KINGSTON, Jamaica, August 28, 2008 – A strengthening Tropical Storm Gustav is closing in on Jamaica on a path that could see its eye passing directly over the island later today, most likely as a hurricane.
A hurricane warning is in effect for the island in anticipation of Gustav, which triggered floods and landslides that claimed at least 23 lives in Haiti and the Dominican Republic. The eye of the storm, with winds near 70 miles per hour, is expected to pick up more strength from the warm waters south of Cuba.
“Some strengthening is forecast during the next couple of days. Gustav could become a hurricane before moving over Jamaica,” the Miami-based National Hurricane Centre (NHC) said in its 11 am advisory.
“Gustav is moving toward the west near five miles per hour and a continued westward motion with a gradual increase in forward speed is expected today. A turn toward the west-northwest and northwest is forecast during the next couple of days. On this track, the centre of Gustav will move near or over Jamaica today and tonight, and near or over the Cayman Islands Friday night.”
The centre of the storm was 45 miles east of Jamaica’s capital, Kingston, and 350 miles east-southeast of Grand Cayman in the Cayman Islands. A tropical storm warning remained in effect for the Cuban province of Granma and a hurricane watch is still in effect for all of the Cayman Islands.
“Gustav is expected to produce total rainfall accumulations of two to four inches over southern Cuba and six to 12 inches over Haiti, Jamaica and the Cayman Islands, with isolated maximum amounts of up to 25 inches possible. These rains will likely produce life-threatening flash floods and mudslides,” the NHC added.
The Office of Disaster Preparedness and Emergency Management (ODPEM) in Jamaica has opened emergency shelters, with the news that the storm is becoming more organised. It has also advised non-essential employees to remain at home until weather conditions improve.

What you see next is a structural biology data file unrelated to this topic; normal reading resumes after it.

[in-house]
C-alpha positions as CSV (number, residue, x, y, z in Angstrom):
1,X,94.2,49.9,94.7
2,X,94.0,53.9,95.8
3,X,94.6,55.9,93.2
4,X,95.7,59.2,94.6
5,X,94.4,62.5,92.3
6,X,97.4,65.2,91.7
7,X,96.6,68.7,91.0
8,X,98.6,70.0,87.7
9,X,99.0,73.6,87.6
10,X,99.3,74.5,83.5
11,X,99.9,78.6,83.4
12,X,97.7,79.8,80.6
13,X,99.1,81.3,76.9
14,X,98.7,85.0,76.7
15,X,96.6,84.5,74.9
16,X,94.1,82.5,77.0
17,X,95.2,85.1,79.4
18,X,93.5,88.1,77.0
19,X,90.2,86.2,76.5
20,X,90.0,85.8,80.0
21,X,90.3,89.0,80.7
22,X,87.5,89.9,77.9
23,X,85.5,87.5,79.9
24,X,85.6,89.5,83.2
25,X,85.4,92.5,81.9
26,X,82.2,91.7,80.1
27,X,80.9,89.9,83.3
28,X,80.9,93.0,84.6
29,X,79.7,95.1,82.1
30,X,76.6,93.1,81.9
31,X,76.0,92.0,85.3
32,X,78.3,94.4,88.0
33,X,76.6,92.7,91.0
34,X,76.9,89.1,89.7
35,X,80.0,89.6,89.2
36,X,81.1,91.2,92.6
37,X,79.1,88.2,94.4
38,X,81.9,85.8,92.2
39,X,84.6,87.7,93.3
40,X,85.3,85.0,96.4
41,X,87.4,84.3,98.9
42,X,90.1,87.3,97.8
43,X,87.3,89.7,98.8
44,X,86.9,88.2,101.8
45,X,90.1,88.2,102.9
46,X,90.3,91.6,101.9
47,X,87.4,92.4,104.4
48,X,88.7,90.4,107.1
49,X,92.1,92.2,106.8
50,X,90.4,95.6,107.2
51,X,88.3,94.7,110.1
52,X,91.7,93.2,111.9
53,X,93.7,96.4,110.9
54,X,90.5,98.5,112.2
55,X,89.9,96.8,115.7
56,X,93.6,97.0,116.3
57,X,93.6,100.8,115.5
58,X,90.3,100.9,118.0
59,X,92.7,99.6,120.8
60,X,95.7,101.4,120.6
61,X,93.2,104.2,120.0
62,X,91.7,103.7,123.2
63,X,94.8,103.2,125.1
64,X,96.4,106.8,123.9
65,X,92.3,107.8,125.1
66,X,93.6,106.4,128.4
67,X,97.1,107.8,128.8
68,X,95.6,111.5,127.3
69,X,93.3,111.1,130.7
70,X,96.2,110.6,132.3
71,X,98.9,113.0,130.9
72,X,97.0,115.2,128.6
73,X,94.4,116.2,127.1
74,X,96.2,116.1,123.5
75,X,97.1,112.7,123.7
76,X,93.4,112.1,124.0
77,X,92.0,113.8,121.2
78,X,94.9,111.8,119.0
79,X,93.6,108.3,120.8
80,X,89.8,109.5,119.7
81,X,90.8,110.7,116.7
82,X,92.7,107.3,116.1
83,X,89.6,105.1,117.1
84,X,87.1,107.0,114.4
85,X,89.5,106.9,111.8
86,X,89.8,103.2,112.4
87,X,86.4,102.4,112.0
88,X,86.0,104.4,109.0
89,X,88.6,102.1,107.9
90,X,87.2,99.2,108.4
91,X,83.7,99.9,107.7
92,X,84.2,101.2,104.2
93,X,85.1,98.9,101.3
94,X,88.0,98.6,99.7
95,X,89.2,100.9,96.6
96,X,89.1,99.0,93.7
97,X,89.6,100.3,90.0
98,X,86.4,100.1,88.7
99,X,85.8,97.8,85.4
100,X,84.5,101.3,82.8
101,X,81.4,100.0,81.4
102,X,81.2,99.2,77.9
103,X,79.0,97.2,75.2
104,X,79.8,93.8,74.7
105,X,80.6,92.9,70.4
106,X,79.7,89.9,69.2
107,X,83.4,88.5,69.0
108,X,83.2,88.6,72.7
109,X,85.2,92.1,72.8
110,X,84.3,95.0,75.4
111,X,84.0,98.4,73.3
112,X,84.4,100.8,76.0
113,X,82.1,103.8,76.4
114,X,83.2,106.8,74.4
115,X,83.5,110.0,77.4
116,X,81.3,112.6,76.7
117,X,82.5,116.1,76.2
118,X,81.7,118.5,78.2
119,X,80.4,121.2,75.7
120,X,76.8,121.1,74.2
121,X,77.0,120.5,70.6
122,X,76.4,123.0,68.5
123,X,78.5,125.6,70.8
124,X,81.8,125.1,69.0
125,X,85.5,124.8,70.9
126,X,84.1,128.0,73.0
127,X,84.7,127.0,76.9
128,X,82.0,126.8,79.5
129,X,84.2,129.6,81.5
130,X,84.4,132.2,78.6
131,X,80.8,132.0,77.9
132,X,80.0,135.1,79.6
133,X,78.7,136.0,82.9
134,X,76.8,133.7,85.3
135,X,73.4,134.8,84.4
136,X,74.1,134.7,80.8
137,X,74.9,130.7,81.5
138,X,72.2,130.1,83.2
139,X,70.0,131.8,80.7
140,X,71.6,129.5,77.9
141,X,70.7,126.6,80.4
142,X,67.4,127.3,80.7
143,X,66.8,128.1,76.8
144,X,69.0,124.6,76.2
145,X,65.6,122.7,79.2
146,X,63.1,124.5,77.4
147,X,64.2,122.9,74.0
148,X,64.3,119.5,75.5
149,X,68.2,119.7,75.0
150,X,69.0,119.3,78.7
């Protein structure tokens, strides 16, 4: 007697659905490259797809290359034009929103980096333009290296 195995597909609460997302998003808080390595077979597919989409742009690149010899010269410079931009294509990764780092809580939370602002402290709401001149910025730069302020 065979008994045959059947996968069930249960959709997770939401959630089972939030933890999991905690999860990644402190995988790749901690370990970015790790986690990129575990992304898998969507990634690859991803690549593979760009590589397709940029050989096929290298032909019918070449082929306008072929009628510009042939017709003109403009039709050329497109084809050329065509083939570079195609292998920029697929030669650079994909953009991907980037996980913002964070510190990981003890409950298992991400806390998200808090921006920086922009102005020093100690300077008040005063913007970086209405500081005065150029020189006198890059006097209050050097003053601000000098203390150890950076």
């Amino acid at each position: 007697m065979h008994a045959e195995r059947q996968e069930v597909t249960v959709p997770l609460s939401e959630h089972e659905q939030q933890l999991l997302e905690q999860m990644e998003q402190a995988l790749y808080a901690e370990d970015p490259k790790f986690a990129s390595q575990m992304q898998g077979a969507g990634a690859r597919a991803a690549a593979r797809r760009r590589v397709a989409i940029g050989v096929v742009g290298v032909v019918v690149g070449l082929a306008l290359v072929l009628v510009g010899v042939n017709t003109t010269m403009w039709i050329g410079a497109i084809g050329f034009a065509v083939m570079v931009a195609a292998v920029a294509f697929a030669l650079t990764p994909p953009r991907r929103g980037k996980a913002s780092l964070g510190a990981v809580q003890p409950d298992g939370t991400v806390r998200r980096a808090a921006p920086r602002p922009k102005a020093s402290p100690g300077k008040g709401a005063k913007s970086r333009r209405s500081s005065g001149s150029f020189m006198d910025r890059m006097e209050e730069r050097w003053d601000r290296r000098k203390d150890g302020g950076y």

Cuba is battening down as well, with tens of thousands of people evacuated from six eastern provinces.
According to the Granma newspaper, around 20,000 people have been evacuated in the east of the country; almost 11,000 people in Santiago de Cuba were taken to safer areas; in Las Tunas, 2,300 people have been evacuated; and at least 1,700 people had been evacuated in the central province of Ciego de Avila. Exact figures were not given for the thousands who have been evacuated from Holguín, Guantánamo, Granma and Camagüey.
Meantime, the eighth tropical storm of the Atlantic Hurricane Season has formed.
At 11 am, Tropical Storm Hanna was about 305 northeast of the Northern Leeward Islands. The system was moving toward the west-northwest near 12 miles per hour with winds near 40 miles per hour.
The NHC said a turn toward the northwest is expected later today and on that track, Hanna will move away from the Northern Leeward Islands and be centred well to the northeast of the Bahamas during the next few days.